Doing it all the hard way...

Wednesday, November 25, 2015

Race Report Woodland Park 2015

If you watch closely - you can see Coz putting a mouse down the shirt of a fellow racer

Like so many things in the life of a middle-aged man; my preparation for the final MFG race was a mixed bag.  I had a really good block of training followed by a week of business travel.  After that week of travel I felt pretty fresh so I opted to spend all of Saturday on a few home projects involving power tools just to ensure I would wake up on race day nearly crippled.

Fulfilling the prophecy, I woke up in pain. It took a mouthful of Aleve and a hot pack on my low back to convince myself I could stand upright. Before reality could overcome my powers of denial I got dressed and headed out for my third and final race of the season.  If I count the Fondos then my year had eight races, which goes at least a little way toward calling myself a bike racer. 

                                      The Silver Bullet earlier this season..
Rich had the tent up and he was ready race.  The sky was blue and in Seattle in the winter that means it was cold.  The race announcer summed it up well when he said over the loudspeaker he “would rather ride wearing a beanie than with fenders.”

I took a lap before the racing started and found some corners were slick.  I dropped some pressure in my non-UCI compliant 40mm wide tires.  As the course saw more and more action the slick spots dried out and when I took another lap just before my race the course was tacky and fast.

The course had some minor variations that I think resulted in the best race course flavor Woodland Park has ever seen.  The layout of the venue dictates that some of the classic features carry over from past years. Icons such as the run up, the gravel climb that is in fact neither steep nor long, the descent from the gravel hill that tests your brakes, and the slippery slightly downhill corner out past the tennis courts are the trademarks of this venue.

I cheered on Feral Dave and Richman Powerman in their race.  They were going fast.  Feral Dave was so strong he broke his chain.  What a stud! 

I maintained the theme of being semiserious and did a warm up focused more on increasing my body temperature than being race-ready.   When it was time I just rolled up and watched as Coz got his call up.  When the whistle blew Coz missed his clip-in and was slow to get going.  This was in contrast to last year where his start was superfast followed by an experiment to see how far you could slide on wet asphalt while wearing Lycra before slowing down.   The answer, if you fall going about twenty five miles an hour on wet, slick pavement, is pretty darn far.

Coz recovered but seemed in no hurry to start working his way up.  Before we even hit the first run up we were catching the stragglers from the group in front of us.  With the course spending so much time in the woods it would be hard to keep track of who was in my category and who wasn’t.    This course didn’t have the open cow pasture setting of some other venues.

I was moving okay, mixing it up with three Dyna guys whose bright pink kits made them easy to spot.  As we hit the finishing straight one of them slid out on the plywood ramp and I just managed to avoid riding over him.   On the next lap the plywood was gone and I didn’t see anyone else hit the pave’ there.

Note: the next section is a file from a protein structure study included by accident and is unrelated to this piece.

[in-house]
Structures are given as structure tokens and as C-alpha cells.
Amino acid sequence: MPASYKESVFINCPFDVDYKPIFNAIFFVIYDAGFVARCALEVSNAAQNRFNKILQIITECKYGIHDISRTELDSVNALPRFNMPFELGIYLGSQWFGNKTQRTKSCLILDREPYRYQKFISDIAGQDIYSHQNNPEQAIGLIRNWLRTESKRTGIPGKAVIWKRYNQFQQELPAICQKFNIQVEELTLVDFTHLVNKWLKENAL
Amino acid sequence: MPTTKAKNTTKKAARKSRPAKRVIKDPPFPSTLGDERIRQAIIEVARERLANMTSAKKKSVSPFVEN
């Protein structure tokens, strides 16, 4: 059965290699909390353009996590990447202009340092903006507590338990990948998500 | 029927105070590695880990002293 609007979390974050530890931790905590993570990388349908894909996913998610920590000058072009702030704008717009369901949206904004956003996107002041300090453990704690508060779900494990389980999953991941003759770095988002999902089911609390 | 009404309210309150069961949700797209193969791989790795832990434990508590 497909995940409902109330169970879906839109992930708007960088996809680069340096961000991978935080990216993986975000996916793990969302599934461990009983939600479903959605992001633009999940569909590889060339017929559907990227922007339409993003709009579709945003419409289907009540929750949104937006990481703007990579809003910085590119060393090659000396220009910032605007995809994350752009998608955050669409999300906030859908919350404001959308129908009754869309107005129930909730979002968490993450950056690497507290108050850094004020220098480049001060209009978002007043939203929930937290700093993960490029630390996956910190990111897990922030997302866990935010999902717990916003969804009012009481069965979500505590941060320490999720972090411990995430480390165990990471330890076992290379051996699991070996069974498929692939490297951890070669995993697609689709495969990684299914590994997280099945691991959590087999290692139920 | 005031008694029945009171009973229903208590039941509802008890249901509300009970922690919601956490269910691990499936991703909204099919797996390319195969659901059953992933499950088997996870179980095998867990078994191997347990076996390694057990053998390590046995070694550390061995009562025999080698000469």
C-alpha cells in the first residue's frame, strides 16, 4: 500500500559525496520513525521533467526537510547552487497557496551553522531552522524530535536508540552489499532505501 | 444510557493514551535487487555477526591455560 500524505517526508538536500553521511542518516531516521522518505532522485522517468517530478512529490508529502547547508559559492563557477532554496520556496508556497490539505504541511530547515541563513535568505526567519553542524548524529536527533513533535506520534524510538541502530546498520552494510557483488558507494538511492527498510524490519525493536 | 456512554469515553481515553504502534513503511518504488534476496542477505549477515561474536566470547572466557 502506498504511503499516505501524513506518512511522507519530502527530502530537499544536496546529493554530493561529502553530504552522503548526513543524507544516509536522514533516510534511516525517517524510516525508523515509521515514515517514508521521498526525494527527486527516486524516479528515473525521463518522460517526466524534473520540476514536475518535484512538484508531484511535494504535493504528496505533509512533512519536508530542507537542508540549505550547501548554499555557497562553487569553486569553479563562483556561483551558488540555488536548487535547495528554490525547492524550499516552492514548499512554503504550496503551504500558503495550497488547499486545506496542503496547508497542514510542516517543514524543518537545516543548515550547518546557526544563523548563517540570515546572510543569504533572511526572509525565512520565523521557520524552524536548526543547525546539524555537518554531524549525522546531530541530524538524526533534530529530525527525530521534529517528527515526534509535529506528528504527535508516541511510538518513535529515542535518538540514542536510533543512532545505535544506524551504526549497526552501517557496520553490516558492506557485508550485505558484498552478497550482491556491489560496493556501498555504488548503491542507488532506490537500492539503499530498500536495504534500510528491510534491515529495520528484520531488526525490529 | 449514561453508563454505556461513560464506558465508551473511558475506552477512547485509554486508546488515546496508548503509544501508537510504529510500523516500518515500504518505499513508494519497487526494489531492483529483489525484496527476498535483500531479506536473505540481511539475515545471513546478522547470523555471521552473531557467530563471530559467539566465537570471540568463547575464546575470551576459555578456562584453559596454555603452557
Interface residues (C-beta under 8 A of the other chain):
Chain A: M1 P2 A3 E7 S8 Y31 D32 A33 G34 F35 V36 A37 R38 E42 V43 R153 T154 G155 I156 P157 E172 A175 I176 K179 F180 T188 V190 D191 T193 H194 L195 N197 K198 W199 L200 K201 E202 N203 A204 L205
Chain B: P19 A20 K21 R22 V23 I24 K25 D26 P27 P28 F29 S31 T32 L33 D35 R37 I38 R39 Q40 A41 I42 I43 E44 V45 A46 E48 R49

Richman Powerman pulling away !!
My fat tires were handling the corners well and my legs actually had some power on the rolling course.  I think my weekend of trail riding in the Methow a week prior was kicking in.  This was a power course and there were only a couple short spots where you could catch your breath, and even then, only for a micro-moment. 

As always, I did well on the run ups and longer climbs.  I would get passed in some of the tight turns and return the favor elsewhere on the course.  It was easy to get caught up in the turns and slow down. Catching and passing the riders at the back of the group ahead of us caused some mayhem.   You are riding twenty feet behind a guy in your group and he passes someone going into a corner and that person goes slowly through the corner so by the time you are clear to pass the gap to your guy has doubled.  This forces you to ride a tad more aggressively than you might prefer and to pass riders in less than ideal circumstances.

By the second lap I had found a good rhythm and our group was making our way well into the back of the racers who started a minute ahead of us.  These riders gave me targets to catch and pass.  It seemed that at some point on each lap one of the Dyna guys would pass me and I would keep him in my sights and pass him back.  Those guys were like a tag team.  I would pass one of them so they were all behind me only to have a different Dyna guy pass me the next time. 

As we were making our way past some riders from the race ahead of ours I called out, “passing on your left.”  The guy took it either as an insult, or an invitation to move left and cut me off.  I had speed and nowhere to go so I rode through a plastic pole leading with my left knee. In a second I was past him and I didn’t have course tape stuck to me so I just kept going.  I knew full well that when the day was done and the adrenaline had subsided that my knee would hurt but for now it was full speed ahead.